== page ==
Executive Summary

... economic growth, to enable effective and efficient management of public finances in order to avoid a dangerous fiscal crisis and to support inclusive economic.
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Executive Summary This report covers two distinct subjects. Chapter I of the report, as has been the norm with the World Bank AHLC reports, focuses on the assessment of recent macroeconomic and fiscal developments and government policies in West Bank and Gaza. Chapter II presents an analysis of Gaza’s stark economic decline over the past 20 years and its human impact. It also presents a mix of policies that should ensure sustainable development of the Gaza strip and put an end to human suffering therein. The report also contains an annex which provides an overview of progress in meeting the pledges made for Gaza’s reconstruction at the October 2014 Cairo Conference. Although the connection between the chapters of this report may not be obvious as they treat a diverse set of issues facing the Palestinian economy and public finances, together they provide insights into key policy and institutional development actions and reforms, which need to be taken by the Palestinian Authority, the Government of Israel, and the donor community to reverse the recent and worrisome slowdown in economic growth, to enable effective and efficient management of public finances in order to avoid a dangerous fiscal crisis and to support inclusive economic growth and poverty reduction. 1. Palestinian Economy and Public Finances Despite surprisingly strong economic growth in the West Bank in 2014, the war in Gaza has had a devastating impact on the Palestinian economy, resulting in overall negative growth. Strong growth in private consumption, fueled by bank borrowing, and net exports were the drivers behind a remarkably strong growth of five percent in the West Bank. On the other hand, the closure of tunnels with Egypt and in particular the 2014 summer war shaved some USD460 million off Gaza’s economy, leading to a 15 percent contraction of its GDP. Overall the Palestinian economy contracted three percent in 2014 on a per capita basis. Unemployment and poverty increased markedly. In Gaza, unemployment increased by as much as 11 percentage points to reach 44 percent—probably the highest in the world--and that in the West Bank dropped by 1 percentage point. In Gaza, the poverty rate reached 39 percent and with poverty in the West Bank at 16 percent, the aggregate poverty rate amounted to 25 percent1. Remarkably, the fiscal deficit of the Palestinian Authority was reduced in 2014, but the increase in expenditures is of concern. Thanks to strong revenue performance, with clearance revenue growth of 20 percent, largely driven by the growth in fuel imports into Gaza from Israel and growth in registered imports from third countries, the PA managed to reduce its fiscal deficit by one percentage point of GDP. Nevertheless, the growth in government recurrent expenditures of 9 percent was large and unsustainable; growth in the government wage bill and net lending are of particular concern. Against the backdrop of a sluggish reconstruction process in Gaza, the instability of clearance revenues, and high political uncertainty the economic outlook remains bleak. With the reopening of businesses following last year’s war and the reconstruction process, Gaza’s real GDP is expected to grow at 7 percent, while meager one percent growth is expected in the West Bank due to the reduction in consumption activity as well as the liquidity and confidence effects of Israel’s withholding of the clearance revenue during the first four months of 2015. 2.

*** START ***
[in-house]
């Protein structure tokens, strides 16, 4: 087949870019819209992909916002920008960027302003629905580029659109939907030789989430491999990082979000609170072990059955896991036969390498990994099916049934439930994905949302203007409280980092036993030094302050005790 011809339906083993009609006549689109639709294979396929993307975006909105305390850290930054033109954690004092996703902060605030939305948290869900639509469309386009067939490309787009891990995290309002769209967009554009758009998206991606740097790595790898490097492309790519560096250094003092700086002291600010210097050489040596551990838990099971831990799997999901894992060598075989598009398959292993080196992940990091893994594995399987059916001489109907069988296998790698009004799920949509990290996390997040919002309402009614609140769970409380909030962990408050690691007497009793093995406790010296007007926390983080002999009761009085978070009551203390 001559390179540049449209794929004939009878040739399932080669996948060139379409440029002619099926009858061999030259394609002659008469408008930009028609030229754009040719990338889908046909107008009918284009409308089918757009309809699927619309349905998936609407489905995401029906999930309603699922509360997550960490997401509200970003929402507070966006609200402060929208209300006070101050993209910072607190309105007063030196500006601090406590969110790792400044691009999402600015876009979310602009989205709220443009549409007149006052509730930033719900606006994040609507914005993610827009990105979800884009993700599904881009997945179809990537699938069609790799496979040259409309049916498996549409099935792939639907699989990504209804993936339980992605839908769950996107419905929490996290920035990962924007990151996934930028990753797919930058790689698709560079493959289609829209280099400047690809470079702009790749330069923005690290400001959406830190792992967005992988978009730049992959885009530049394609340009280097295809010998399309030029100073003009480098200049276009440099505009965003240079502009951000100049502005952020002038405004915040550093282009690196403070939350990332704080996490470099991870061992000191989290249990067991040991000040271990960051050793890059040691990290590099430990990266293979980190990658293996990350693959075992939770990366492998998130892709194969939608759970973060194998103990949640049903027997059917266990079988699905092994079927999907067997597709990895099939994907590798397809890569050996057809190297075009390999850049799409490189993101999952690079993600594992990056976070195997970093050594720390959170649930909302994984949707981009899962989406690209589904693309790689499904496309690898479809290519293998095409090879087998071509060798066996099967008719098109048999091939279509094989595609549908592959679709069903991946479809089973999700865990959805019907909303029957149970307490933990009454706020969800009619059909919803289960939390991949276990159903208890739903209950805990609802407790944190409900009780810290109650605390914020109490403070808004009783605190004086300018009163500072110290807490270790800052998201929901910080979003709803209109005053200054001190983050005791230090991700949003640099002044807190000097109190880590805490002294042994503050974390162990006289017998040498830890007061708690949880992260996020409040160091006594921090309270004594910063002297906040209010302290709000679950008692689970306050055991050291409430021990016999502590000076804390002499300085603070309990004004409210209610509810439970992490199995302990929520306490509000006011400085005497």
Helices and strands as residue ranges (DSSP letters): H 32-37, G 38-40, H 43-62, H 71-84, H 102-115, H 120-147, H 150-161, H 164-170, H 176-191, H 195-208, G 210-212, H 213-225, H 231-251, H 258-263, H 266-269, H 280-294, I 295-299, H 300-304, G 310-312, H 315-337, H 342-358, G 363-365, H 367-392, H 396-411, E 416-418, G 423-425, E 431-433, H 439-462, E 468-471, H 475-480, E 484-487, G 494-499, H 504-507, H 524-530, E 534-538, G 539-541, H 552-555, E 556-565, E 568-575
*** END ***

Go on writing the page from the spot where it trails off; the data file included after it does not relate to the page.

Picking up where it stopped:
The Destruction of Gaza’s Economy, Human Consequences, and the Way Forward

World Bank estimates.

Tremendously damaged by repeated armed conflicts, the blockade and internal divide, Gaza’s economy has been reduced to a fraction of its estimated potential.2 Gaza’s economic performance over this period has been roughly 250 percent worse than that of any relevant comparators, including that of the West Bank, whose growth performance has been close to average despite the restrictions on movement and access imposed by the Government of Israel, which present binding constraints